Heart-failure test kit to be adapted to identify severe dengue cases, Latest Singapore News - The New Paper

Heart-failure test kit to be adapted to identify severe dengue cases

A team of doctors and researchers is looking to adapt a test kit for heart failure to help doctors single out which dengue patients are at risk of severe dengue during the early stages of the disease.

The kits, which are commercially available, can be modified to take advantage of a recent finding by a team from Nanyang Technological University (NTU) and the National Centre for Infectious Diseases (NCID), who identified two compounds in the blood of dengue patients that could determine if a patient is at risk of severe dengue.

Called sST2 and suPAR, the compounds are also present in heart failure patients, causing inflammation and fluid overload in the body.

“What we found was that these two proteins can be identified early in dengue infection, and they are actually quite useful in identifying patients who may progress to experience severe dengue,” said Dr Andrew Teo, lead author of the study and a dean’s postdoctoral fellow at NTU’s Lee Kong Chian School of Medicine.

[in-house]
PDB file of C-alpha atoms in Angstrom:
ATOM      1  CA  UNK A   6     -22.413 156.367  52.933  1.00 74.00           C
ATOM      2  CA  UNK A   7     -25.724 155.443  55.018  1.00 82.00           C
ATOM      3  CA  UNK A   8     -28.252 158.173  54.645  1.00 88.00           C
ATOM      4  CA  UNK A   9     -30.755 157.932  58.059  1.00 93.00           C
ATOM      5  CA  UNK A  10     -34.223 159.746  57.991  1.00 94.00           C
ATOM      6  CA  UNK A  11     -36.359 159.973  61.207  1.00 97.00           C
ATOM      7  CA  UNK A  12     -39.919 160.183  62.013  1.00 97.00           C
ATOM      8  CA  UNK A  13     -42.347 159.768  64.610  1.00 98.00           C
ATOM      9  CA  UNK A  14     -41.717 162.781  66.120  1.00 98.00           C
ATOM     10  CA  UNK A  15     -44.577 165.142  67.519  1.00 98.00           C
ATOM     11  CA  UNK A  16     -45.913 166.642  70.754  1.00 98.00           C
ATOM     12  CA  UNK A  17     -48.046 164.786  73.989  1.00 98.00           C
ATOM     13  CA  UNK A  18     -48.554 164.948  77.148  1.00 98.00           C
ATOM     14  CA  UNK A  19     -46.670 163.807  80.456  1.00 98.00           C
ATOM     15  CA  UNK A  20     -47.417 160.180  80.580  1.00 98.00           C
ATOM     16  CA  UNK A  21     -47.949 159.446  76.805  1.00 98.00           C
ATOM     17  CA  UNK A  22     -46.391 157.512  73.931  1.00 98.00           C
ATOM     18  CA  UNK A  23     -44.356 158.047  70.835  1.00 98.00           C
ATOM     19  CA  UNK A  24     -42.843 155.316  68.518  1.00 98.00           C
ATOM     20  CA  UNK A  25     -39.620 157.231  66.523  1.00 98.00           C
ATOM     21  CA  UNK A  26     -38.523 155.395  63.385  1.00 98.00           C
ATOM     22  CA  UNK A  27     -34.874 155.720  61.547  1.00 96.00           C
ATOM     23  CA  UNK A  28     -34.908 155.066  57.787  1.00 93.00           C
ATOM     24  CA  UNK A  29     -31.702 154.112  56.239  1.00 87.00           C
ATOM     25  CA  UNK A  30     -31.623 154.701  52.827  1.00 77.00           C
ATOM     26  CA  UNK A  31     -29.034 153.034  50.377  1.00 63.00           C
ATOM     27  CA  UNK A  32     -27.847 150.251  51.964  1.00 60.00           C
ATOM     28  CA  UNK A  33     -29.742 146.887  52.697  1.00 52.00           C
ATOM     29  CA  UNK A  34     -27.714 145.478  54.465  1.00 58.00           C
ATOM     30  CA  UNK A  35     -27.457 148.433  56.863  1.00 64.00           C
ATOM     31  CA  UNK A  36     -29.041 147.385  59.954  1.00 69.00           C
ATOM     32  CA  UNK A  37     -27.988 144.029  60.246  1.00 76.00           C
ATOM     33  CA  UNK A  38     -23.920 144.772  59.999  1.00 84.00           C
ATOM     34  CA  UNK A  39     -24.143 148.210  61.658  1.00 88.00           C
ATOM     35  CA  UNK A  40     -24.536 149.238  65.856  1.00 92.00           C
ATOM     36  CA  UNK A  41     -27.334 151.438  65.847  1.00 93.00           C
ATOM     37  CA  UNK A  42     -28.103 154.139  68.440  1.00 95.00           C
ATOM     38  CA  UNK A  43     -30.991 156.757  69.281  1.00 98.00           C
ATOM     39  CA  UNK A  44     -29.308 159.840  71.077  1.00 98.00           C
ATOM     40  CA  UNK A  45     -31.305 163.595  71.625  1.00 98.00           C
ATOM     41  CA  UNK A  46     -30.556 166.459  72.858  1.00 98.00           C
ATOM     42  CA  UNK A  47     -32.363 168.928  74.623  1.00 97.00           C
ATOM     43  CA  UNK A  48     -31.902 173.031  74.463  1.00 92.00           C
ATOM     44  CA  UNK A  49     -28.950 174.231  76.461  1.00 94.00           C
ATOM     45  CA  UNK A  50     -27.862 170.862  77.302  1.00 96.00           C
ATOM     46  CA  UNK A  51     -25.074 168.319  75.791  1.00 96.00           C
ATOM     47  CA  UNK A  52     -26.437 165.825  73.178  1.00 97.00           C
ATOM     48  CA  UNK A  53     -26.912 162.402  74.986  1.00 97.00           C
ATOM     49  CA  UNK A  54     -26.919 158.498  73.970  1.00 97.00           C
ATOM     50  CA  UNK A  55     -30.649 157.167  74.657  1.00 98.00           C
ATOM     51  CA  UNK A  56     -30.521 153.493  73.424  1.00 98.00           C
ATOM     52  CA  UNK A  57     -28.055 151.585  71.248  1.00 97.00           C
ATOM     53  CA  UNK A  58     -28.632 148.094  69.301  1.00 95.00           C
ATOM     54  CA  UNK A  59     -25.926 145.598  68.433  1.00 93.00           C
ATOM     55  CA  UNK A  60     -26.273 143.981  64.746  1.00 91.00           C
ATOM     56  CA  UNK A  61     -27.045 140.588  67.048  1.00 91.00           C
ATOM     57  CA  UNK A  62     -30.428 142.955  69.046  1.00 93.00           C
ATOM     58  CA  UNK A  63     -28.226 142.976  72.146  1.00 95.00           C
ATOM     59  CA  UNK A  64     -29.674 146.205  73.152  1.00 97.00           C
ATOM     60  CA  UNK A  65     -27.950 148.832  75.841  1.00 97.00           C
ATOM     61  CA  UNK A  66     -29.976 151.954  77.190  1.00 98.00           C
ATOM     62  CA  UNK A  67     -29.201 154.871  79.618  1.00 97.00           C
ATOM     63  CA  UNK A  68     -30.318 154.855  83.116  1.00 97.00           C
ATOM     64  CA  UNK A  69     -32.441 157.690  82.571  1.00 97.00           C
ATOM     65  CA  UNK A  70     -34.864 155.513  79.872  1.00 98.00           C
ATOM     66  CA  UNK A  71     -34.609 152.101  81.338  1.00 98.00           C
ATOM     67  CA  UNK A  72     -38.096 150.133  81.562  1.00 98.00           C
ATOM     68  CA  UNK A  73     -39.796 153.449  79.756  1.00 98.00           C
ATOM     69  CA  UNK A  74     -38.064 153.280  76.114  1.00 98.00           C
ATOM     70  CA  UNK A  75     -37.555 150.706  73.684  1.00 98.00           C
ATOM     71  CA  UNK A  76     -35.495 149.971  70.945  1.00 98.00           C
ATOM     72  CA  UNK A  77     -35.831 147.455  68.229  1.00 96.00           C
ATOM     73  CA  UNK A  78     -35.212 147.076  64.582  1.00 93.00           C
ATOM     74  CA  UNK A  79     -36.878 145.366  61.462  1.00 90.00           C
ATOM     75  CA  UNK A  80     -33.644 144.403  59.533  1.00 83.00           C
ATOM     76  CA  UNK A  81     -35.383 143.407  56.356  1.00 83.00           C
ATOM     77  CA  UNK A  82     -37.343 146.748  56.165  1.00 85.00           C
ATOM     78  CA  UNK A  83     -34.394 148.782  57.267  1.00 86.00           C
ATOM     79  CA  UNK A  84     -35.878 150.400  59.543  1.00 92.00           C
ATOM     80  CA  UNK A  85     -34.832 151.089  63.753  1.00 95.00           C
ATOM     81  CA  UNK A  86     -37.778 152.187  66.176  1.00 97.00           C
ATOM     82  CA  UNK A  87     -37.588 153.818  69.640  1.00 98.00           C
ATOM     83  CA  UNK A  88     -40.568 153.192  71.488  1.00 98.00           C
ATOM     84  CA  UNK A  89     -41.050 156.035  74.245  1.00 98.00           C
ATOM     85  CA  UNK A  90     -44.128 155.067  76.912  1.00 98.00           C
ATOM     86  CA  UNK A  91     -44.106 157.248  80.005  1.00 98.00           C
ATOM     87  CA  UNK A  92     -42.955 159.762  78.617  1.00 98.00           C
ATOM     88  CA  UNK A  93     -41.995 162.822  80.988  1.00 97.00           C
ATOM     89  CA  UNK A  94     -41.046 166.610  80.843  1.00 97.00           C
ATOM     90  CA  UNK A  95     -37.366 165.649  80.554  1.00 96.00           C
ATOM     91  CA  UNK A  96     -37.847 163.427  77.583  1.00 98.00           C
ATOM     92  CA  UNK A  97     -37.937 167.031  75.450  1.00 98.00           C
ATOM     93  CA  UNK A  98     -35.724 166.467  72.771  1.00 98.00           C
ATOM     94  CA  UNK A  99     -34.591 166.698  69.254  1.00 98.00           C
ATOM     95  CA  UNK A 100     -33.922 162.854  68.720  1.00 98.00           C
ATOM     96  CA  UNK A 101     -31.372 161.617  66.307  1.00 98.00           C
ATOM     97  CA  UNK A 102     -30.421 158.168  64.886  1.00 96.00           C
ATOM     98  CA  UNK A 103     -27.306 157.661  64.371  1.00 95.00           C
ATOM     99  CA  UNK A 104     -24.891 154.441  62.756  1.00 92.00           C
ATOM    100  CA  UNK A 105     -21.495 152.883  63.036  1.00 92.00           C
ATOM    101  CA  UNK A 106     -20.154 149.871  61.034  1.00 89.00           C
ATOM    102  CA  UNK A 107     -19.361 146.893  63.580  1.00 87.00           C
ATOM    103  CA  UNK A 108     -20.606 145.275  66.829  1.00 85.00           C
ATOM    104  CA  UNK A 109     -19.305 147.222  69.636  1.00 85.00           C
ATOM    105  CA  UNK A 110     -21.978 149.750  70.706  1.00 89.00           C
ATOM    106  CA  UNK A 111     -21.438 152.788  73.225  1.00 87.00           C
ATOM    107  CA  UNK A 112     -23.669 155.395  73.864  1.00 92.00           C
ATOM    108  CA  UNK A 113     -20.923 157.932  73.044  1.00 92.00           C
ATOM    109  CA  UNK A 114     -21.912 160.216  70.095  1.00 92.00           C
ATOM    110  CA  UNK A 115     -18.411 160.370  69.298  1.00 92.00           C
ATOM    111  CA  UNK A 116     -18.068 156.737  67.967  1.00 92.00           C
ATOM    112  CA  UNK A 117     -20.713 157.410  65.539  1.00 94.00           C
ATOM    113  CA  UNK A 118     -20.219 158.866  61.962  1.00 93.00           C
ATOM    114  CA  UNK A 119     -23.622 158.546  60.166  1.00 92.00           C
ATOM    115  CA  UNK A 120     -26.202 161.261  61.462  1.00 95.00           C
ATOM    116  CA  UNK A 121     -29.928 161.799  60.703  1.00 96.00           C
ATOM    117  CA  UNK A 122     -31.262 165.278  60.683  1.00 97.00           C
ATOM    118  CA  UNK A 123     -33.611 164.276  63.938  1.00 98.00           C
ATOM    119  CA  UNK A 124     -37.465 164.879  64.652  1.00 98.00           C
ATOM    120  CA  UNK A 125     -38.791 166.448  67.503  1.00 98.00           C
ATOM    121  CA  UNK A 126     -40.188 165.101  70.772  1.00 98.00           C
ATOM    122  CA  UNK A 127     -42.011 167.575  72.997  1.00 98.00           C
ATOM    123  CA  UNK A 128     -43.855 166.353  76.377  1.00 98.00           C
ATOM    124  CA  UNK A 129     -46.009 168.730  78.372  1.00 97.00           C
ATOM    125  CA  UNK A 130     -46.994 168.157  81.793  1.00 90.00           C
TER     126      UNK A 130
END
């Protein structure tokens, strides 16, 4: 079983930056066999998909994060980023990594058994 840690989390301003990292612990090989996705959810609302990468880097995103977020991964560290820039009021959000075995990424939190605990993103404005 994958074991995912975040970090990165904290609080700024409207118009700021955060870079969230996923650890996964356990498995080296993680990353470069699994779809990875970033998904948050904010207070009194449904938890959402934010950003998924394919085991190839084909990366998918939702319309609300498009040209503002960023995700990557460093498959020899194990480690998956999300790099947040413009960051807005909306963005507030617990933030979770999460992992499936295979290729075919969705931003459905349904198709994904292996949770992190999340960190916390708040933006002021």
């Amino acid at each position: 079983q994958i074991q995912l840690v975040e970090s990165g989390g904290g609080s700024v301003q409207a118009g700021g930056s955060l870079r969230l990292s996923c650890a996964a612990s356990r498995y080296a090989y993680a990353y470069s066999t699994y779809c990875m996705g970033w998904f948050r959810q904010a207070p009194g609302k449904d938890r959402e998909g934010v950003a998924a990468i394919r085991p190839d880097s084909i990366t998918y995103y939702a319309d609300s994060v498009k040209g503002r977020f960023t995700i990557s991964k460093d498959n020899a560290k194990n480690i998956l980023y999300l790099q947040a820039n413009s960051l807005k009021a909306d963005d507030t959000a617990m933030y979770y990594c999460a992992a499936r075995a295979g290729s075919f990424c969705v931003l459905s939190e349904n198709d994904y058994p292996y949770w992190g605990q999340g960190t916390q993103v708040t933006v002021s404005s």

During a dengue infection, the body’s immune response is triggered, elevating the levels of the two compounds. The team found that most severe dengue cases tended to have higher levels than non-severe cases.

Dr Chia Po Ying, a consultant at NCID who led the clinical recruitment for the study, said: “Heart failure is a complication of severe dengue. So when we were looking at these components, we found that even in early dengue infection, these two proteins were higher than usual. That was why we pivoted to look at this in terms of potential biomarkers for dengue.”

Describing the heart failure test kit as similar to the antigen rapid test (ART) kit, Associate Professor Yeo Tsin Wen, an infectious diseases specialist at the Lee Kong Chian School of Medicine, said: “The test would be easy, and an inexpensive point-of-care tool to help doctors avoid unnecessary hospitalisation of patients suffering from mild dengue, relieving the healthcare burden and costs during dengue outbreaks."

Dr Teo added: “The turnaround time for the kit is between 10 and 15 minutes, and this is actually quite a game-changer.”